Lot 28
  • 28

Lucian Freud

70,000 - 90,000 USD
bidding is closed


  • Lucian Freud
  • Portrait of Balthus
  • Charcoal on paper;dated in pencil in the upper left: 8 – 10 – 89
  • 327 by 248 mm; 12 7/8 by 9 ¾ in


The artist;
with James Kirkman, London,
where acquired in 1993


Rome, British Council at Palazzo Ruspoli; Milan, Castello Sforzesca; Liverpool, Tate Gallery; Lucian Freud: Paintings and Works on Paper 1940-1991, 1991-1992, p. 92, no. 66, illustrated;
Tochigi, Prefectural Museum of Fine Arts; Nishinomiya, Otani Memorial Art Musuem; Tokyo, Setagaya Art Museum; Sydney, Art Gallery of New South Wales; Perth, Art Gallery of Western Australia, Lucian Freud, 1992 -93, p. 93, no. 62, illustrated (Tochigi, Nishinomiya, and Toyko), p. 71, no. 53, illustrated (Sydney and Perth);
New York, Davis & Langdale Company, Inc., Lucian Freud: A Selection: Paintings and Works on Paper, April – May 1996, no. 19;
New York, Acquavella Galleries, Lucian Freud Drawings, May – June 2012, p. 179, p. 218, no. 109, illustrated in color (as Head of Balthus)

Catalogue Note

Lucian Freud’s Portrait of Balthus from 1989 magnificently captures the unwavering scrutiny and startling intensity with which Freud observed his sitters.  An intimate image of a famously complex figure, who was a great mentor and inspiration to Freud in his early career, this is one of only two portraits for which Balthus ever sat – the other done by his mother, Baladine.  Freud captures Balthus’s gentle, unflinching gaze with a supple, luminous quality that breathes light and sculptural volume into the variously taught and sagging compartments of skin and flesh. Loosely delineating Balthus’s head and shoulders with sparse gestural lines, Freud attends most closely to the forehead, eyes, nose, lips, and chin of his sitter. Here Freud smudges charcoal, softening the harsh, graphic mark of the pencil line and exploring the range of tonality between the dense, opaque graphite and the paper sheet. Fantastically illuminated by the paper’s subtle fawn tones and textured surface, Freud’s handling of charcoal pencil matches the uncompromising, sensual tonality of flesh that he achieves through oil paints. Formally trained as a draftsman prior to becoming a painter, Freud never lost sight of the importance of drawing, and his drawings underlie and inform his paintings whilst also existing as their own discrete body of work. By the late 1980s when Balthus sat for Freud, Freud had mastered his unique approach to capturing human form and in the present portrait Freud endows each charcoal line with astonishing immediacy and intimacy. In addition to his renewed fascination with drawing during the 1980s, Freud also explored etching extensively during the early part of the decade, and the influence of this comes through in the present work through Freud’s use of repeated hatch marks to contour Balthus’s face and imply three-dimensionality.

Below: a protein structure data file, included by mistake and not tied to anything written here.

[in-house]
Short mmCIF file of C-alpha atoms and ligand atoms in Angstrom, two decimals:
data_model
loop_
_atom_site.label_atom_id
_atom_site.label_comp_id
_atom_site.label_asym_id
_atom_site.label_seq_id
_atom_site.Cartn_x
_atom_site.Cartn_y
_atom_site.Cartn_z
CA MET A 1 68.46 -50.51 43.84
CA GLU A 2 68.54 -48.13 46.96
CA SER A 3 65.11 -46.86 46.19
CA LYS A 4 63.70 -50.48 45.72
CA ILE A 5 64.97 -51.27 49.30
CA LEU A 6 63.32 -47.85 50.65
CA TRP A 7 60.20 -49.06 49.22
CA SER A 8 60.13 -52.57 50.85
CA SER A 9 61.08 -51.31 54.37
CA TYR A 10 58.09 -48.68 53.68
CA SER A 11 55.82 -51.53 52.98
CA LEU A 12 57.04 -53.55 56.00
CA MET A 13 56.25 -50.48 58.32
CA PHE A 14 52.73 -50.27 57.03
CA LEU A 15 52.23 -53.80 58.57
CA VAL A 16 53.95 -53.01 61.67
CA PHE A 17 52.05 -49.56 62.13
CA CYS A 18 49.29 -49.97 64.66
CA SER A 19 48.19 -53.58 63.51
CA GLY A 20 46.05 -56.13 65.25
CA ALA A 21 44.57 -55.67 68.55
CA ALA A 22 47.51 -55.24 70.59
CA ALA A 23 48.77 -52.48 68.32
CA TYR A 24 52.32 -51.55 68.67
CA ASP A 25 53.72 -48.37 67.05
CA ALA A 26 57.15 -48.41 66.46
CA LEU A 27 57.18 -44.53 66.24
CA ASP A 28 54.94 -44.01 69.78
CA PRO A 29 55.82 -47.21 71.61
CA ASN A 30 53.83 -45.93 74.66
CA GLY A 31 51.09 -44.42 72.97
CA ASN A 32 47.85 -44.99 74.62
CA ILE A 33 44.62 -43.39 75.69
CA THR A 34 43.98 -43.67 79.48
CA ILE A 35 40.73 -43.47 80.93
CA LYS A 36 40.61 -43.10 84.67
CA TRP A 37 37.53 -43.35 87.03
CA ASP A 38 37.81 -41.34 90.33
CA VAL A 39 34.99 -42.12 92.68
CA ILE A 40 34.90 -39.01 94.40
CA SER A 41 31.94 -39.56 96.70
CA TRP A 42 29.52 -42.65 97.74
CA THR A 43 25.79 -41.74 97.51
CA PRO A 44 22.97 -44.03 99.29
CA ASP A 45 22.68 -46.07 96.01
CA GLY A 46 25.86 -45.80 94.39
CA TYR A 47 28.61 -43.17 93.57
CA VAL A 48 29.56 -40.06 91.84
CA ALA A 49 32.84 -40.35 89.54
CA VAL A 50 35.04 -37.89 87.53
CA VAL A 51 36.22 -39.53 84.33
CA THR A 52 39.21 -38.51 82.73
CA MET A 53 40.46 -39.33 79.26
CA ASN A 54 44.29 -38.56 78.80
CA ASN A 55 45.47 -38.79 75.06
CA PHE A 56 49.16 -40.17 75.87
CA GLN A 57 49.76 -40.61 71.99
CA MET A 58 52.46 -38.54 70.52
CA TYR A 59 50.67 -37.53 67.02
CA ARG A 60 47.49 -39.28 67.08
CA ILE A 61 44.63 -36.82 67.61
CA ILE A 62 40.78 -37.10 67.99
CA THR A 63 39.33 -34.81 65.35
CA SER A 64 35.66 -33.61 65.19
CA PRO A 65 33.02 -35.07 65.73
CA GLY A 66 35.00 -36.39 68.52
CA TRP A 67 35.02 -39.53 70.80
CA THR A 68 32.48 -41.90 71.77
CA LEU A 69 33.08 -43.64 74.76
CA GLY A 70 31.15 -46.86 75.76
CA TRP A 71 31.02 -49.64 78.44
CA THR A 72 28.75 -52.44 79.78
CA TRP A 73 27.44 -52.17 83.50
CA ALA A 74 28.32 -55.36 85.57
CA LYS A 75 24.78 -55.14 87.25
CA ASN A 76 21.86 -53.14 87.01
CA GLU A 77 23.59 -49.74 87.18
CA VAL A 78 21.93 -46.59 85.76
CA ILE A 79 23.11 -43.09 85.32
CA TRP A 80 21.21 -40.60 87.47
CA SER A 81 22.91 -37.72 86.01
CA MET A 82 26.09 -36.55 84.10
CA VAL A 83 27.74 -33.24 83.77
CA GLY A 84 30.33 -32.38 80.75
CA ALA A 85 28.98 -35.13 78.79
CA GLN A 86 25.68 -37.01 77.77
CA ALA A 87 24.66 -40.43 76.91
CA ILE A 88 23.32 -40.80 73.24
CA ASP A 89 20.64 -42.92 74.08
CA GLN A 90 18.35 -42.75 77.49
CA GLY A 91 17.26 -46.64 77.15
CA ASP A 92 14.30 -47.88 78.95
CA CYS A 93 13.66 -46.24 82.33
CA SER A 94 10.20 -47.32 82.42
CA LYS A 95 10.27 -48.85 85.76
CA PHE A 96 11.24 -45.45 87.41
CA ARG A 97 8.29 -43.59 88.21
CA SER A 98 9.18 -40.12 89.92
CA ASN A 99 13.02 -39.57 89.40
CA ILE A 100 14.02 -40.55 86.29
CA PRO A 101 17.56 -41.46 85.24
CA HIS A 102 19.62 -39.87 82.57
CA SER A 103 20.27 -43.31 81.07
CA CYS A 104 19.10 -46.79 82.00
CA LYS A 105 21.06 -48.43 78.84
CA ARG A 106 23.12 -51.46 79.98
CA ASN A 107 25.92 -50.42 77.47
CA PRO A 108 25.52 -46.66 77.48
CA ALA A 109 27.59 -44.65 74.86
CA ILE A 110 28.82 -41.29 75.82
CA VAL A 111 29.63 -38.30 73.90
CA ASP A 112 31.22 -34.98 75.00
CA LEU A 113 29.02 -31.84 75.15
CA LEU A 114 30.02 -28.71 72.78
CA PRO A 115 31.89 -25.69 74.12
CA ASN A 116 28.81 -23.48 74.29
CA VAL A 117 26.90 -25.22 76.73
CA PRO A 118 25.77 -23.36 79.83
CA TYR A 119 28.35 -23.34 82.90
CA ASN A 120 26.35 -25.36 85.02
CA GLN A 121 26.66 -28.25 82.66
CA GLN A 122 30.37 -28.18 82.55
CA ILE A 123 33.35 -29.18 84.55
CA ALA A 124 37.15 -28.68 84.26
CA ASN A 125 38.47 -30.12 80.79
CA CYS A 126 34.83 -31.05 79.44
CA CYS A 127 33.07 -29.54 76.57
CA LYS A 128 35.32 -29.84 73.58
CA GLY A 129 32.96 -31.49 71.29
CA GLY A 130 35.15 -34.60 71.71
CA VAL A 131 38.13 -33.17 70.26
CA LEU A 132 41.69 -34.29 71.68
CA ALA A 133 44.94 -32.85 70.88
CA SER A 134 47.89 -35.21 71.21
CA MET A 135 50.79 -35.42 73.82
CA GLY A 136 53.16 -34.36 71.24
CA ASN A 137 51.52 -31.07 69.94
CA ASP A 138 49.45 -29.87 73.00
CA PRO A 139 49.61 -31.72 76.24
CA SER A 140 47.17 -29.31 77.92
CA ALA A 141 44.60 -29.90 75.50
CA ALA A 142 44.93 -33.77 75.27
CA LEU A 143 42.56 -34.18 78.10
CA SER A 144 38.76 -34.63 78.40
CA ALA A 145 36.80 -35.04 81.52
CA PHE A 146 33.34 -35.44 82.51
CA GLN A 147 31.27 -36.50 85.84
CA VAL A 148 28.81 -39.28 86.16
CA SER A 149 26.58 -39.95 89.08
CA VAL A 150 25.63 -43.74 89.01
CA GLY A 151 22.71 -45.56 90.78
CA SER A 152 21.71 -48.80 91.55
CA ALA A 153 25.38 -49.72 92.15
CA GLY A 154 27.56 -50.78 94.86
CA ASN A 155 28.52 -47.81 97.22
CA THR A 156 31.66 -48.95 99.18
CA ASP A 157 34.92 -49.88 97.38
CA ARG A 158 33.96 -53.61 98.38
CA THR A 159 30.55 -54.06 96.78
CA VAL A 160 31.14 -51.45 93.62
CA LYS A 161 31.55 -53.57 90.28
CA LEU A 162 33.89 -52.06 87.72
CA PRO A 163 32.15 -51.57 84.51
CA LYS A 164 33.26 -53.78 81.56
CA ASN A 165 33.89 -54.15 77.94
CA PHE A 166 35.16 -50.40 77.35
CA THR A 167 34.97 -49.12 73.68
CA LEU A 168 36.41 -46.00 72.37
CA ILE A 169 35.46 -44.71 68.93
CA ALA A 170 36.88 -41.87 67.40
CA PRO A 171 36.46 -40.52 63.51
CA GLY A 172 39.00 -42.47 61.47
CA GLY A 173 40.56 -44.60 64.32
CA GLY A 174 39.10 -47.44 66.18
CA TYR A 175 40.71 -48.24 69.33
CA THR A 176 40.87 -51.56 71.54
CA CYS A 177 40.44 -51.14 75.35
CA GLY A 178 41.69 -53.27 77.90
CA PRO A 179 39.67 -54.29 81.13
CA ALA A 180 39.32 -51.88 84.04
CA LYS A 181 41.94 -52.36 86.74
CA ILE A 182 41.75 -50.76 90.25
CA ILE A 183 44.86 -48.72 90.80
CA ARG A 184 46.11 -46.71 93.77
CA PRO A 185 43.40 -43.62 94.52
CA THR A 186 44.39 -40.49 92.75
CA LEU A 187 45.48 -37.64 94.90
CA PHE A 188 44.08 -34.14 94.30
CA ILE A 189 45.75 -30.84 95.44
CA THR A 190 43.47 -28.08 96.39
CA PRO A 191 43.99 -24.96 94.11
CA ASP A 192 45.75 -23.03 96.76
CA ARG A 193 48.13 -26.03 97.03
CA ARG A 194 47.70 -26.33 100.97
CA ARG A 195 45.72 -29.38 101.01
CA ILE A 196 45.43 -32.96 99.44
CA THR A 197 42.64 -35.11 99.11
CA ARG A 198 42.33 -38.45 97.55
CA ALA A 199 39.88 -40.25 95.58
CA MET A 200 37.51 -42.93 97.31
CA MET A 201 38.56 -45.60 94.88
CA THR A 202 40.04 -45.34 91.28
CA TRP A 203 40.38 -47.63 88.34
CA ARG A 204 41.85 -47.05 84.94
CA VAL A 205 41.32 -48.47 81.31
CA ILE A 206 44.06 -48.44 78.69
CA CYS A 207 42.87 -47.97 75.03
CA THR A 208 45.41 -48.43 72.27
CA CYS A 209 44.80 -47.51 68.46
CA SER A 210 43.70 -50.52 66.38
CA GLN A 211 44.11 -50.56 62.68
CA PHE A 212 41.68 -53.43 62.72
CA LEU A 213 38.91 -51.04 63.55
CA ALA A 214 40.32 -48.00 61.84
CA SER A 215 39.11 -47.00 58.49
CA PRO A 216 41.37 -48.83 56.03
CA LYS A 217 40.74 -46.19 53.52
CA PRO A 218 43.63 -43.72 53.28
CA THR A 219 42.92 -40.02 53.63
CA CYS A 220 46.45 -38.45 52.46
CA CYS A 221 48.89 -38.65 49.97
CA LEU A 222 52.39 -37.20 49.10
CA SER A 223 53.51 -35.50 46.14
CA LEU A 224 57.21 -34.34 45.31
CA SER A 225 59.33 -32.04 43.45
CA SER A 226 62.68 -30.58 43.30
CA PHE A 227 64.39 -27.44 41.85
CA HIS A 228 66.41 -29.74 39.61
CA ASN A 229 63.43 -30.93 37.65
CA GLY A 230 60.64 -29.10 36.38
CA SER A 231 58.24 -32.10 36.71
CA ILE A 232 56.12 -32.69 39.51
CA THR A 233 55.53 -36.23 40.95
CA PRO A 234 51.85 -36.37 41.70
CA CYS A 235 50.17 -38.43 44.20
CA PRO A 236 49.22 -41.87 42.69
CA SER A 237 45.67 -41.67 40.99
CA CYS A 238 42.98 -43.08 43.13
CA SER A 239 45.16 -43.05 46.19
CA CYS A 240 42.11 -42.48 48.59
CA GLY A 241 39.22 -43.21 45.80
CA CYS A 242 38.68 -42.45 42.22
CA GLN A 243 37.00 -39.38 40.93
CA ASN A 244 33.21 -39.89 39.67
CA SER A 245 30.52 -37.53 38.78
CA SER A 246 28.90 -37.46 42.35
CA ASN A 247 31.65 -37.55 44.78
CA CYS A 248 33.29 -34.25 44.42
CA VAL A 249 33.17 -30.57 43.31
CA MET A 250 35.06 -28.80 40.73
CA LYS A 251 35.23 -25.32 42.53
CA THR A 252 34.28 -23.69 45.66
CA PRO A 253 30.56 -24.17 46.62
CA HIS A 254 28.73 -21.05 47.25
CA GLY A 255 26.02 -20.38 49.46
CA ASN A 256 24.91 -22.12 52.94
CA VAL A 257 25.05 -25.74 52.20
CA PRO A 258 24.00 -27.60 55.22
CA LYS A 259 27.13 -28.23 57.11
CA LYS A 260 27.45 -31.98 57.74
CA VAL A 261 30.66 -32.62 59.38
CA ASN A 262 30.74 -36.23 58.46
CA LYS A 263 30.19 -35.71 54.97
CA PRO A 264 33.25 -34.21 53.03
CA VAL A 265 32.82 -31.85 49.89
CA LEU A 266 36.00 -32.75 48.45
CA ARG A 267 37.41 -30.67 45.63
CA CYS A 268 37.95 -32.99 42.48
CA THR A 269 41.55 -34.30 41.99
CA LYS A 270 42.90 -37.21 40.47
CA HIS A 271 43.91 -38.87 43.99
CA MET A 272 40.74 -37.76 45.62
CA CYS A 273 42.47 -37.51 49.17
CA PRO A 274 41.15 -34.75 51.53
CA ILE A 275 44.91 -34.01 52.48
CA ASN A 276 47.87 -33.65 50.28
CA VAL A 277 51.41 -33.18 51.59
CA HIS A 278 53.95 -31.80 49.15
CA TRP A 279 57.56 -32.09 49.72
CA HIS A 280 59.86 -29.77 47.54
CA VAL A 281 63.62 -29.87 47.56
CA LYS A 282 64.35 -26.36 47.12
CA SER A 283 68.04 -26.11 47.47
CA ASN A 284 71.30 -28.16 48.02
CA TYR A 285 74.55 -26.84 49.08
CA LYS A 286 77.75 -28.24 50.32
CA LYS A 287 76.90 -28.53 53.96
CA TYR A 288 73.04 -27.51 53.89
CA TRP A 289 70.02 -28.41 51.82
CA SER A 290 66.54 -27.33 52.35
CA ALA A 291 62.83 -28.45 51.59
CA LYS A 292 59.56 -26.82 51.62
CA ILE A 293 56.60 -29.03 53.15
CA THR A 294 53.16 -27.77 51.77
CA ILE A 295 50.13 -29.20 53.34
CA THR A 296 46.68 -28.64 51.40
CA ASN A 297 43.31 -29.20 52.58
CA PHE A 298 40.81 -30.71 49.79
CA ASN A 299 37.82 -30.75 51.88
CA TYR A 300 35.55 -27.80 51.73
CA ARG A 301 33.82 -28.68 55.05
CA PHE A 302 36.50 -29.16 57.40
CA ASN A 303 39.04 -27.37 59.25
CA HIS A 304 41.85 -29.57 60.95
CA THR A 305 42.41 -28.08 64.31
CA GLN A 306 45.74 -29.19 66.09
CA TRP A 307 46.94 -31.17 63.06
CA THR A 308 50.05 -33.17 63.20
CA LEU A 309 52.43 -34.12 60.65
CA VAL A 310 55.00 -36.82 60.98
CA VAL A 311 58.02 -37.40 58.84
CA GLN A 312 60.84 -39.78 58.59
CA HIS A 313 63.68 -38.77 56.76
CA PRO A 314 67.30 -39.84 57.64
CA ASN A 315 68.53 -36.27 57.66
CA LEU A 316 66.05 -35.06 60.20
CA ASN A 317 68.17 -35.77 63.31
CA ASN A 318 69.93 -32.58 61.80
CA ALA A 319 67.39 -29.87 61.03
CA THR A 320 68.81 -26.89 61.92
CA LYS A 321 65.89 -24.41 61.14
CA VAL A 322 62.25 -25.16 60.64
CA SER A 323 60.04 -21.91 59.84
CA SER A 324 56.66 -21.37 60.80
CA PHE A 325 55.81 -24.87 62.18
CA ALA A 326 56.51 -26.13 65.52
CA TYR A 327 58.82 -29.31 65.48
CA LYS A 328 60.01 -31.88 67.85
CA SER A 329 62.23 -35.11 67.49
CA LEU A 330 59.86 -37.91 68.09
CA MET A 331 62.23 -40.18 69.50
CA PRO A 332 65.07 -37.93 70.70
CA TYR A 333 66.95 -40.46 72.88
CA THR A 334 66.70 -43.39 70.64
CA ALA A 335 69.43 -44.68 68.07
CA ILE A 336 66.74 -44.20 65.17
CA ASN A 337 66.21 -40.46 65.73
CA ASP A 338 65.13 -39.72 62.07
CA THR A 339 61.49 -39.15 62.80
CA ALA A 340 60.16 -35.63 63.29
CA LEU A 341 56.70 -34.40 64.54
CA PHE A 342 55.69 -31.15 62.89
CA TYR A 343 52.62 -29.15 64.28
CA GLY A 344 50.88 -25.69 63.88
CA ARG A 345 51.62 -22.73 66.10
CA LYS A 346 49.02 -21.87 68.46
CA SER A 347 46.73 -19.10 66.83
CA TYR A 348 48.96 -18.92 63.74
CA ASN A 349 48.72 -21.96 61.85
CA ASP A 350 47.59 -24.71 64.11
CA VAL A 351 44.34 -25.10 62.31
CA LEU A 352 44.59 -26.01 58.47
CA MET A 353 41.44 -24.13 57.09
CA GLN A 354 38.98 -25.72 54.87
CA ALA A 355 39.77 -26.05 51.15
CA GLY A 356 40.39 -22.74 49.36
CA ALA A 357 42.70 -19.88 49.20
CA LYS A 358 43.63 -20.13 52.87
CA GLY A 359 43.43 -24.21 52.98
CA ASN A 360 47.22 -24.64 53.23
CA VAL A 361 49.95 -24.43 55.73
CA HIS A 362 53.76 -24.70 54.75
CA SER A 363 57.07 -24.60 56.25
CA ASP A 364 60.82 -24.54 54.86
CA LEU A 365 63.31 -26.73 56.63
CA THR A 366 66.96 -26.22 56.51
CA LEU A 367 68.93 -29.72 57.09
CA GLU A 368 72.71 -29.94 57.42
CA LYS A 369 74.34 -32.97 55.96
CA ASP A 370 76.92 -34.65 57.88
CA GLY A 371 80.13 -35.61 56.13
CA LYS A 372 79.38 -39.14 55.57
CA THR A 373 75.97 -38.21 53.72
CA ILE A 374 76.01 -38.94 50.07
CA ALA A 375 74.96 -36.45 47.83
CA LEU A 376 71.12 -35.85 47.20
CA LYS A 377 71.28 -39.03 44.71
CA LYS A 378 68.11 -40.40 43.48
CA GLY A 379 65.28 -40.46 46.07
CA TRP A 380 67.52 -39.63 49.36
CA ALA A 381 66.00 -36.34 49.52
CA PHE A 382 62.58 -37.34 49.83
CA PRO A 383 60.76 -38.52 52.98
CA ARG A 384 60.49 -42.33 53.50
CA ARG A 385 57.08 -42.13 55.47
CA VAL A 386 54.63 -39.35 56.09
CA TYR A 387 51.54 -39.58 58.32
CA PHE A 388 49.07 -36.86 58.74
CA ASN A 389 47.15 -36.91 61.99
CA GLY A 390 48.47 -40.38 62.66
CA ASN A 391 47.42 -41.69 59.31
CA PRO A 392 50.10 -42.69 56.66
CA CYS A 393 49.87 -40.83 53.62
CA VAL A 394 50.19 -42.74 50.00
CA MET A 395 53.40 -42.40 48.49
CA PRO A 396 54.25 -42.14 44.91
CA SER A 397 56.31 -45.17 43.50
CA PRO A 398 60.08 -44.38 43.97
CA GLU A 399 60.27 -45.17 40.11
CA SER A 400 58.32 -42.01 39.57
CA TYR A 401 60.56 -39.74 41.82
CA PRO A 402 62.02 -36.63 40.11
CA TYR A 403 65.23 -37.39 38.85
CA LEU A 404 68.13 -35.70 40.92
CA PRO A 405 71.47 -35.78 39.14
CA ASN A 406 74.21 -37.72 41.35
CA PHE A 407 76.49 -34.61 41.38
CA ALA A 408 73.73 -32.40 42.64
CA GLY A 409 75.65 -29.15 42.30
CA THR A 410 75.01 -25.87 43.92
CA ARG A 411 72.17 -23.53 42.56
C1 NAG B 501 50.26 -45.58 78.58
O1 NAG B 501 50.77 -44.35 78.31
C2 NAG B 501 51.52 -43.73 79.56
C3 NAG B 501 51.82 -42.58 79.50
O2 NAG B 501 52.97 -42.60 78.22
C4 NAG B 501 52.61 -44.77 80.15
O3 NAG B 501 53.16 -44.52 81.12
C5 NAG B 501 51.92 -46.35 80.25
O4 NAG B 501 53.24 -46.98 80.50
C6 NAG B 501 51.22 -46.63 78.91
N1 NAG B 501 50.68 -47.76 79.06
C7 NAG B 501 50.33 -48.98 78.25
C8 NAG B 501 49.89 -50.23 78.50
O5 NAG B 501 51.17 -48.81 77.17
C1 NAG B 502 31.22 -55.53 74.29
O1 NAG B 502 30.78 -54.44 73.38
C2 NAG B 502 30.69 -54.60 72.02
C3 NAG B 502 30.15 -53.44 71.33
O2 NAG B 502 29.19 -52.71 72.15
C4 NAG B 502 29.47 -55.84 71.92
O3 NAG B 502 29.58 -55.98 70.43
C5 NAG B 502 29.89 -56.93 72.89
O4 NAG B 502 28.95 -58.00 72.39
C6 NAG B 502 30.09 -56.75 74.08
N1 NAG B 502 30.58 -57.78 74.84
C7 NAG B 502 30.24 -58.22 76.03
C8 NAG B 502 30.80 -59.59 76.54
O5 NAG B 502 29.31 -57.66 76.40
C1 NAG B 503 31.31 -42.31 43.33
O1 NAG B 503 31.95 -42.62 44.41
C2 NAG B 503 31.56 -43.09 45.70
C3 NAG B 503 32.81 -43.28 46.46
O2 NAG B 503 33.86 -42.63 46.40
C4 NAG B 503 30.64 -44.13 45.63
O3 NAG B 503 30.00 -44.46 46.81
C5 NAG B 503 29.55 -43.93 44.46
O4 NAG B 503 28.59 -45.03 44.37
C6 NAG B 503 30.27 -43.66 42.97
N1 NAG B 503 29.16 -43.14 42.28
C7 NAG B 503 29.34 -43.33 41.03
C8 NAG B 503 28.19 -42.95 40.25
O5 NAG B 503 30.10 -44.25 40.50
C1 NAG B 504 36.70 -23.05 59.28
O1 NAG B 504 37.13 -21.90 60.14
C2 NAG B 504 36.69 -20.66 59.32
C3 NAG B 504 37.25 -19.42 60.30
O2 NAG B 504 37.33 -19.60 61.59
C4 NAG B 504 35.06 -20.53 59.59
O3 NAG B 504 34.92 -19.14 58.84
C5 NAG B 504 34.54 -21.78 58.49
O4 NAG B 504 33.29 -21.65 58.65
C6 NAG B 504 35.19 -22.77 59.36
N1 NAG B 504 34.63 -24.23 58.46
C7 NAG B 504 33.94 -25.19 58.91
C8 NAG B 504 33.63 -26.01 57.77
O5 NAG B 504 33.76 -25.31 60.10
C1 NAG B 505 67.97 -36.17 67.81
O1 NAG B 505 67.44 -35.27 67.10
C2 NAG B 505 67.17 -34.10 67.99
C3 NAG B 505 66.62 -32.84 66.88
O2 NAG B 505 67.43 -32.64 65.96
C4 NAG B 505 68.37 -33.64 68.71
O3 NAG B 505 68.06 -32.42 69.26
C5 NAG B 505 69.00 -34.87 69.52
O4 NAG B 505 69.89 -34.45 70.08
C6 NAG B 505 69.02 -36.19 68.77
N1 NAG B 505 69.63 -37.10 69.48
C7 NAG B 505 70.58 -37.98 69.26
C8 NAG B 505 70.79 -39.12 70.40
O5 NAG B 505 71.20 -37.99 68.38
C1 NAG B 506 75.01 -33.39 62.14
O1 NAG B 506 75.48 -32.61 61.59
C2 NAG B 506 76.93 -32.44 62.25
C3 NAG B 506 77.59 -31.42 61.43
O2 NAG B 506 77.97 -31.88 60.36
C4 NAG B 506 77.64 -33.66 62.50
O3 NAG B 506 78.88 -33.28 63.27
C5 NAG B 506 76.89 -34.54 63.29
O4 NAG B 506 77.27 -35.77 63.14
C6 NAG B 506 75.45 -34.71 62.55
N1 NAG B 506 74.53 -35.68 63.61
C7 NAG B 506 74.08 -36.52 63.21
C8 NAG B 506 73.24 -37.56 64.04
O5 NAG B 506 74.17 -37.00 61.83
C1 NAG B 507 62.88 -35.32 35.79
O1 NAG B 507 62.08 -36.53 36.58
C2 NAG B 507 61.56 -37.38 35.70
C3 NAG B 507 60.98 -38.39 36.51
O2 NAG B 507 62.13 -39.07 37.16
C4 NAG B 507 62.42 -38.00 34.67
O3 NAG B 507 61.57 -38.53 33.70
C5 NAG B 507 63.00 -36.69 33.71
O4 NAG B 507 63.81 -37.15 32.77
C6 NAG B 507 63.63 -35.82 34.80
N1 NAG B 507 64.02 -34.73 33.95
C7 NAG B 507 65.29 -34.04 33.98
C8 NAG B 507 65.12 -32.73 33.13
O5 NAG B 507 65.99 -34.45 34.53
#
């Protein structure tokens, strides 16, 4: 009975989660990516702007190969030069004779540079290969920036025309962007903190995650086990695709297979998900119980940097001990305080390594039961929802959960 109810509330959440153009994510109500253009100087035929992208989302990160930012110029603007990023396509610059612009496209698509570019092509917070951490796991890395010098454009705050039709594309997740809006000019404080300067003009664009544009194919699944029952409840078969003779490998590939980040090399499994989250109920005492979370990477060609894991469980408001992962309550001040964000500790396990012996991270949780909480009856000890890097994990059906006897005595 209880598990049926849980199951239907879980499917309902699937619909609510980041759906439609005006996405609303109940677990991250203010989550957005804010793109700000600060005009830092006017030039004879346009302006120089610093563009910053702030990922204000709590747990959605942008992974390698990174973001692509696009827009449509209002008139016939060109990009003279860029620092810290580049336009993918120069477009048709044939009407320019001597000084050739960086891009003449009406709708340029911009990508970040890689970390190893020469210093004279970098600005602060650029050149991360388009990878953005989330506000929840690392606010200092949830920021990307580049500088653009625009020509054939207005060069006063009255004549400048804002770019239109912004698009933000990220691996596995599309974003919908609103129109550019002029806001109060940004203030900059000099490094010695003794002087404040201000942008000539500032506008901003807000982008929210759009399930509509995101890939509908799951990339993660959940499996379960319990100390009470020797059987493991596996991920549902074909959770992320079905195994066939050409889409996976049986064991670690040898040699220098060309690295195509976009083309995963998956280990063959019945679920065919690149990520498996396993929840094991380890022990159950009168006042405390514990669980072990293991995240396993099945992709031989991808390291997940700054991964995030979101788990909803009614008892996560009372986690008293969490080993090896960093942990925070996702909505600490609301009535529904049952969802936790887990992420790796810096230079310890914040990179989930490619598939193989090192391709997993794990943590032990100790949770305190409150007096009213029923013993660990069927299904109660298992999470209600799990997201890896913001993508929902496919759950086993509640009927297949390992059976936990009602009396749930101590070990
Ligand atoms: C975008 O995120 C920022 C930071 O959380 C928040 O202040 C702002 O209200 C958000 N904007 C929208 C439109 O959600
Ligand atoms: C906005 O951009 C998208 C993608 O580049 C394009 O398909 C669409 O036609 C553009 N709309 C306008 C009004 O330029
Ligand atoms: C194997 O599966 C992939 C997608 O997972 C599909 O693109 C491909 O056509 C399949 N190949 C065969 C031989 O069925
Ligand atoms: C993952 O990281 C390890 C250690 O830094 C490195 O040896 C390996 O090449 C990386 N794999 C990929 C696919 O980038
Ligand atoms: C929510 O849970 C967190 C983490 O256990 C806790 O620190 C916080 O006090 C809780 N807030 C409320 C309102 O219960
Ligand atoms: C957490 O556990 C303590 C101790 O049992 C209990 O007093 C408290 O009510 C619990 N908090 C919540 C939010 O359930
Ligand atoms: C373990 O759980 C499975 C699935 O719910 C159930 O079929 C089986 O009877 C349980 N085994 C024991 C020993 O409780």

Portraiture is fundamental to Freud’s oeuvre as a means for exploring both the external contours of the human form as well as the internal corridors of the sitter’s psyche. Over the course of his career Freud painted and drew numerous other artists who influenced him both personally and professionally, including Francis Bacon, Frank Auerbach, and the present portrait of Balthus. A well-known painter of the previous generation and a mentor to Freud during the younger artist['s early career, Balthus was recognized in his own artistic practice for his precise handling of paint and for his portraits, which possess an enigmatic, almost troubling quality characteristic of ‘Magic Realism’. Freud’s early drawings of the 1940s, clearly influenced by Balthus, have a similarly introspective dreamlike fascination. Freud drew Portrait of Balthus in August of 1989, only a few months after one of his most valuable drawings Portrait of Francis Bacon of 1952 was tragically stolen while on exhibition at the Neue Nationalgalerie in Berlin. The theft devastated Freud, and that the present work was drawn only three months later testifies to the personal significance of Portrait of Balthus to Freud and to its art historical import. Further contributing to the emotional and historical significance of the present work, Balthus’s biographer Nicholas Fox Weber stated that Freud’s drawing is one of two portraits for which Balthus ever sat, the other done by his mother, Bernadine. Portrait of Balthus is both an homage to the older artist as well as a masterful celebration of Freud’s own artistic achievements.